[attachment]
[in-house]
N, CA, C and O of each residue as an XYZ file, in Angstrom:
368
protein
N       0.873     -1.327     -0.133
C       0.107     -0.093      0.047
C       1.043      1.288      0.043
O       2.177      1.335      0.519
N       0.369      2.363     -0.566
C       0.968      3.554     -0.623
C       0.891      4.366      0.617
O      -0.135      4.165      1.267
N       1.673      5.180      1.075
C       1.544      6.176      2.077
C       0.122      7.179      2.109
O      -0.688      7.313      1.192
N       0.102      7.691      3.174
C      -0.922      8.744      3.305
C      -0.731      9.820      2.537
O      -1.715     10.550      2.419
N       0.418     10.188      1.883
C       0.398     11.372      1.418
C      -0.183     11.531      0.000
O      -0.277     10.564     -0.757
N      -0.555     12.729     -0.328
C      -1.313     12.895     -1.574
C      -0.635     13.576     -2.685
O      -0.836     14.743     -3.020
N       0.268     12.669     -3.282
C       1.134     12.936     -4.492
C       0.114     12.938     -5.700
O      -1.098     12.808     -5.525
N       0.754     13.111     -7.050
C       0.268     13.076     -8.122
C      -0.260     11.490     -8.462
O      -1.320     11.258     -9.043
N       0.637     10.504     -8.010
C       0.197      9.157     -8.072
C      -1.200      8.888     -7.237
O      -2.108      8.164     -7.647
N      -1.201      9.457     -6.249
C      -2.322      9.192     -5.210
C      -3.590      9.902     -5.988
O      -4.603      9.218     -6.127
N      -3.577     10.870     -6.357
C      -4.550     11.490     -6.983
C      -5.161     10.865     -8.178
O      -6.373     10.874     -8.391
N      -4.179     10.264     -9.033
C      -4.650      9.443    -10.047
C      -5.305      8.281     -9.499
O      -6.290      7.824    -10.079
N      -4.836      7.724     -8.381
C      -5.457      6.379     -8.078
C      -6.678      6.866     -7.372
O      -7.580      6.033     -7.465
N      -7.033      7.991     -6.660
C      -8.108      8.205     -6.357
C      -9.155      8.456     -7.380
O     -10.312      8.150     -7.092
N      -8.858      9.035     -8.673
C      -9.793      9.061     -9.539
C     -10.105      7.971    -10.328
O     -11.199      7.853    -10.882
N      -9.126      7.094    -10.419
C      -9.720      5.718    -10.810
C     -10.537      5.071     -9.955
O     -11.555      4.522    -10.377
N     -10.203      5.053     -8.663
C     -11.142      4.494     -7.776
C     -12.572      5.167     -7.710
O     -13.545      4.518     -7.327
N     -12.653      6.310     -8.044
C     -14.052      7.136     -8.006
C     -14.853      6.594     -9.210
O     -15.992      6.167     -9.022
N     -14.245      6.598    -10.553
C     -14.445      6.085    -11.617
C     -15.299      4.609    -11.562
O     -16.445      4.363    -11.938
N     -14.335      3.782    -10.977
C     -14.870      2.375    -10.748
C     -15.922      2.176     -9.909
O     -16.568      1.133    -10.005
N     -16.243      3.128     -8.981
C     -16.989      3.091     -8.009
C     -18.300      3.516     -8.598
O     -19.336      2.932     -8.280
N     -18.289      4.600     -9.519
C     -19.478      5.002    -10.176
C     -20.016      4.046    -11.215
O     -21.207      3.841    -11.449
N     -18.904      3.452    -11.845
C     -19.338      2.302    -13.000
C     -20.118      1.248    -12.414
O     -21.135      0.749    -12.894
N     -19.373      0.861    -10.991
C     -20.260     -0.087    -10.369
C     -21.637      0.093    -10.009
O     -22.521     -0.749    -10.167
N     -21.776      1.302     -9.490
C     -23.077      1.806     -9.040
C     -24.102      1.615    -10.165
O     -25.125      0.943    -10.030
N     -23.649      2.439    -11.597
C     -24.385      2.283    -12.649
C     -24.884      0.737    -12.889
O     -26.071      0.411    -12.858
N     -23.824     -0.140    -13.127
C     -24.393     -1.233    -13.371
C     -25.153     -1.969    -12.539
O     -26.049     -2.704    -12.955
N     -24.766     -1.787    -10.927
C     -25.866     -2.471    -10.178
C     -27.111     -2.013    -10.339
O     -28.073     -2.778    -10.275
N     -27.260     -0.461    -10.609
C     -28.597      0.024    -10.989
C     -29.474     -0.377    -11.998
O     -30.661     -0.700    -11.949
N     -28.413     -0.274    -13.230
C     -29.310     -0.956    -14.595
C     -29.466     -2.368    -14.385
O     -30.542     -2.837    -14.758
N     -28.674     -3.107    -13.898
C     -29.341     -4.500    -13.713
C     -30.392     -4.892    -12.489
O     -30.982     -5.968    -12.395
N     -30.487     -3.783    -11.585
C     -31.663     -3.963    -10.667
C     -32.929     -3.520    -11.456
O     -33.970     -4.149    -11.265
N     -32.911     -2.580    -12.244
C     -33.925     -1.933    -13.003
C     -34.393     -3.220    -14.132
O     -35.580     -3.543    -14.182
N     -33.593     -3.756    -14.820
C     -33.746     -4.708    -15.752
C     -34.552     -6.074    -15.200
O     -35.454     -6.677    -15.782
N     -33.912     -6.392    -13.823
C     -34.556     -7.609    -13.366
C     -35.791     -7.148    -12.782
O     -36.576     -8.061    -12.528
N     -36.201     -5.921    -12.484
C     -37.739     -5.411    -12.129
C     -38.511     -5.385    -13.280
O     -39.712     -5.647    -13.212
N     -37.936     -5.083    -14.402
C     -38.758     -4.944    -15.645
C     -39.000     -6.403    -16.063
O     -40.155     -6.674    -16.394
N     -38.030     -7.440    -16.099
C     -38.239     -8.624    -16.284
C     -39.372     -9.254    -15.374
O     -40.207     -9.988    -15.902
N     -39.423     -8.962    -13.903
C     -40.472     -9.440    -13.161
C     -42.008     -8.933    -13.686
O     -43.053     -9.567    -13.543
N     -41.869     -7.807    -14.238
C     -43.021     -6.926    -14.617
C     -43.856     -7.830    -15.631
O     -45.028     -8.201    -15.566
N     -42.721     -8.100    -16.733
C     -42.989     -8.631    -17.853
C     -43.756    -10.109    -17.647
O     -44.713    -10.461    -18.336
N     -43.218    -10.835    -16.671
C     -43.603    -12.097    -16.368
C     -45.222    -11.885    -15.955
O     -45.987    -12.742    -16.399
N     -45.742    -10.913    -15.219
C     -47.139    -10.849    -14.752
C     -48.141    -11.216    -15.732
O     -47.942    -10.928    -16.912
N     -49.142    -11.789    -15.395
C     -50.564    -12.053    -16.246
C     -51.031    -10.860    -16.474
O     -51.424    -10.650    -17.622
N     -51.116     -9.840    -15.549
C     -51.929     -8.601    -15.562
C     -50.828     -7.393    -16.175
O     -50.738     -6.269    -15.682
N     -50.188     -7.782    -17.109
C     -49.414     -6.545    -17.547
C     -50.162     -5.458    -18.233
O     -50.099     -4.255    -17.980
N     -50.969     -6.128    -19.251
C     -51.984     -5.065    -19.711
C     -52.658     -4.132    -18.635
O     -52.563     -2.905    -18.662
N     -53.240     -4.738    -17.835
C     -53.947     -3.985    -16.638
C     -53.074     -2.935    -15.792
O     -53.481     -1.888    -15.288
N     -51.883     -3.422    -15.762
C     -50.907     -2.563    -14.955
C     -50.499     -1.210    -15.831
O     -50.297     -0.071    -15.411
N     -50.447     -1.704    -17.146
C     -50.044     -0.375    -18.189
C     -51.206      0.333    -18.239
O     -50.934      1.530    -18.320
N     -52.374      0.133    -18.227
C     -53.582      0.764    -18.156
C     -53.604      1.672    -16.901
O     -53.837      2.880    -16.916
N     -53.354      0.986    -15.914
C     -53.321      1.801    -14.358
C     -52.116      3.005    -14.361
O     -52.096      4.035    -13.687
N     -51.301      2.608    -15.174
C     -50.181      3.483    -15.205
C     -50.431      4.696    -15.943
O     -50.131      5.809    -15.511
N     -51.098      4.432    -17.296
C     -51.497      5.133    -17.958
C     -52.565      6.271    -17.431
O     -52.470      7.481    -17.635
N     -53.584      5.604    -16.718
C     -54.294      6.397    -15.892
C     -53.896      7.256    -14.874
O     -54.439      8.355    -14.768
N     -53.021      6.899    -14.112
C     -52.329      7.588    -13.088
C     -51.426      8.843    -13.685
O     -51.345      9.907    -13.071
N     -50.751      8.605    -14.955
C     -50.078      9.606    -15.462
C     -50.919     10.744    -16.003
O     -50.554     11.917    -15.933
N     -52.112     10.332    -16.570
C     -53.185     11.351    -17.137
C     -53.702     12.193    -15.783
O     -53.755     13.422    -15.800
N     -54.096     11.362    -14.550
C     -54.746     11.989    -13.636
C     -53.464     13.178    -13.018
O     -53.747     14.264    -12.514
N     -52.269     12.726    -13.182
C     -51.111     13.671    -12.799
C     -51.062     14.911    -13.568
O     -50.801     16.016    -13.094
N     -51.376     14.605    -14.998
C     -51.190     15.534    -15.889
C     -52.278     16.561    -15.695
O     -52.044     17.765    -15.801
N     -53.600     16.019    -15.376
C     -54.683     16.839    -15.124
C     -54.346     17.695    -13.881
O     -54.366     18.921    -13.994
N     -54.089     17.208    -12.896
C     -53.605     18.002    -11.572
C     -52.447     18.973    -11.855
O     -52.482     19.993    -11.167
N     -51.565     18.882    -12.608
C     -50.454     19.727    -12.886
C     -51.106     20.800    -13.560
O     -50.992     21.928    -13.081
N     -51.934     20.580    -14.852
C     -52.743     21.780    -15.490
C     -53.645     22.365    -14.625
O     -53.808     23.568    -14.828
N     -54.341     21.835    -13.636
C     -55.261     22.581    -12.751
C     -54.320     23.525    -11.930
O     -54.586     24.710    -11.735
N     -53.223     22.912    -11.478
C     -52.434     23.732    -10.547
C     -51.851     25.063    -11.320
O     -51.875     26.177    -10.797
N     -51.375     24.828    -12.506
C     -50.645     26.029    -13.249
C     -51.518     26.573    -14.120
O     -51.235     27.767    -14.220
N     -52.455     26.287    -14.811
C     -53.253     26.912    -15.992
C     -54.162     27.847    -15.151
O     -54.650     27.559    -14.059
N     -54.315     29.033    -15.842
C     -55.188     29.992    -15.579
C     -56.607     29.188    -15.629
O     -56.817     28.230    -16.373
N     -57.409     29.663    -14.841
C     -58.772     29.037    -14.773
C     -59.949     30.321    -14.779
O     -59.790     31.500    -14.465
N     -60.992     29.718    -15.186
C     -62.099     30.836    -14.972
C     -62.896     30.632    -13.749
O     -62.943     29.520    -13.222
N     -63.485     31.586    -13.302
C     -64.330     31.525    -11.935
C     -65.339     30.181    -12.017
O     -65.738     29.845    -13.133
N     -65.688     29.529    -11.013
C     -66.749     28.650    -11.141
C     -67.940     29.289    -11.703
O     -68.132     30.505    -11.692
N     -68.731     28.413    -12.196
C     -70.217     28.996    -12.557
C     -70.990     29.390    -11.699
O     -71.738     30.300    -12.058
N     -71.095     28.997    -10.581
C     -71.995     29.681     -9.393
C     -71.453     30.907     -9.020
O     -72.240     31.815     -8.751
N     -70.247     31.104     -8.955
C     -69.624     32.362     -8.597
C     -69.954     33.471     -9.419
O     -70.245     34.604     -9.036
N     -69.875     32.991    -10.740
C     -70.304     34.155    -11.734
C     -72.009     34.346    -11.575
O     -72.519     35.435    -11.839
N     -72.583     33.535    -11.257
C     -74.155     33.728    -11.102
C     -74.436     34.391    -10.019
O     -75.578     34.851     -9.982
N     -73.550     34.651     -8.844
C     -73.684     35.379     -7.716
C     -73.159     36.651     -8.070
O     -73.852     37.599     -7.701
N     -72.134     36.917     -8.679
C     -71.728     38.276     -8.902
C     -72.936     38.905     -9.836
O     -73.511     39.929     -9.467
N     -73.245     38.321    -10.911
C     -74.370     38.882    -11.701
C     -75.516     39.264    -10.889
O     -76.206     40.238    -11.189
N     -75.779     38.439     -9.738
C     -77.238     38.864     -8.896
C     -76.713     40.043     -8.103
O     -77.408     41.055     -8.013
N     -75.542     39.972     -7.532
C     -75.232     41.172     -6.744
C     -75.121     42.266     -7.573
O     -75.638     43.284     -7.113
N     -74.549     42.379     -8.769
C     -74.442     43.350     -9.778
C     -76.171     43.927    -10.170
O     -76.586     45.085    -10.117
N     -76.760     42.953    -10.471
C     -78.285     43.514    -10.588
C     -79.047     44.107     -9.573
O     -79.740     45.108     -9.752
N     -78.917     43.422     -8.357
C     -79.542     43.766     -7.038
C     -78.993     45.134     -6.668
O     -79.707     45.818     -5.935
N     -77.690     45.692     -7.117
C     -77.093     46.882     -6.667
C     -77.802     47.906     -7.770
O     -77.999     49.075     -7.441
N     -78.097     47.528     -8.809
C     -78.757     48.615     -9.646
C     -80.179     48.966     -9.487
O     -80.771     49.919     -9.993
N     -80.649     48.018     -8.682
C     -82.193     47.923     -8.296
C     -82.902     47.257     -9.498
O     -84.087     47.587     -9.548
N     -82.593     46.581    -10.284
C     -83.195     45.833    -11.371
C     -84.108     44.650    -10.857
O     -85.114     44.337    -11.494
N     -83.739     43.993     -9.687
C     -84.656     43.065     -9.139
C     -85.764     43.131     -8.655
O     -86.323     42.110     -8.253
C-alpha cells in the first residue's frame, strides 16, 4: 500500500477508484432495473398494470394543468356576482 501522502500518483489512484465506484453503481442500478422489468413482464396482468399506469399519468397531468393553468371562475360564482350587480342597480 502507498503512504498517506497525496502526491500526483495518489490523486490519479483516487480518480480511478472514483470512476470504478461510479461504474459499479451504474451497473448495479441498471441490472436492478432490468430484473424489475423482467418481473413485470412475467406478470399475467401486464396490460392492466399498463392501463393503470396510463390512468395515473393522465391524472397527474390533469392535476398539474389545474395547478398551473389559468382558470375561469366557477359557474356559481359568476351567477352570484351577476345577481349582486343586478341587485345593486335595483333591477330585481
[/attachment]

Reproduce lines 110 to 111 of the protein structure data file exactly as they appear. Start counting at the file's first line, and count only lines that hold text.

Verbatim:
C     -24.393     -1.233    -13.371
C     -25.153     -1.969    -12.539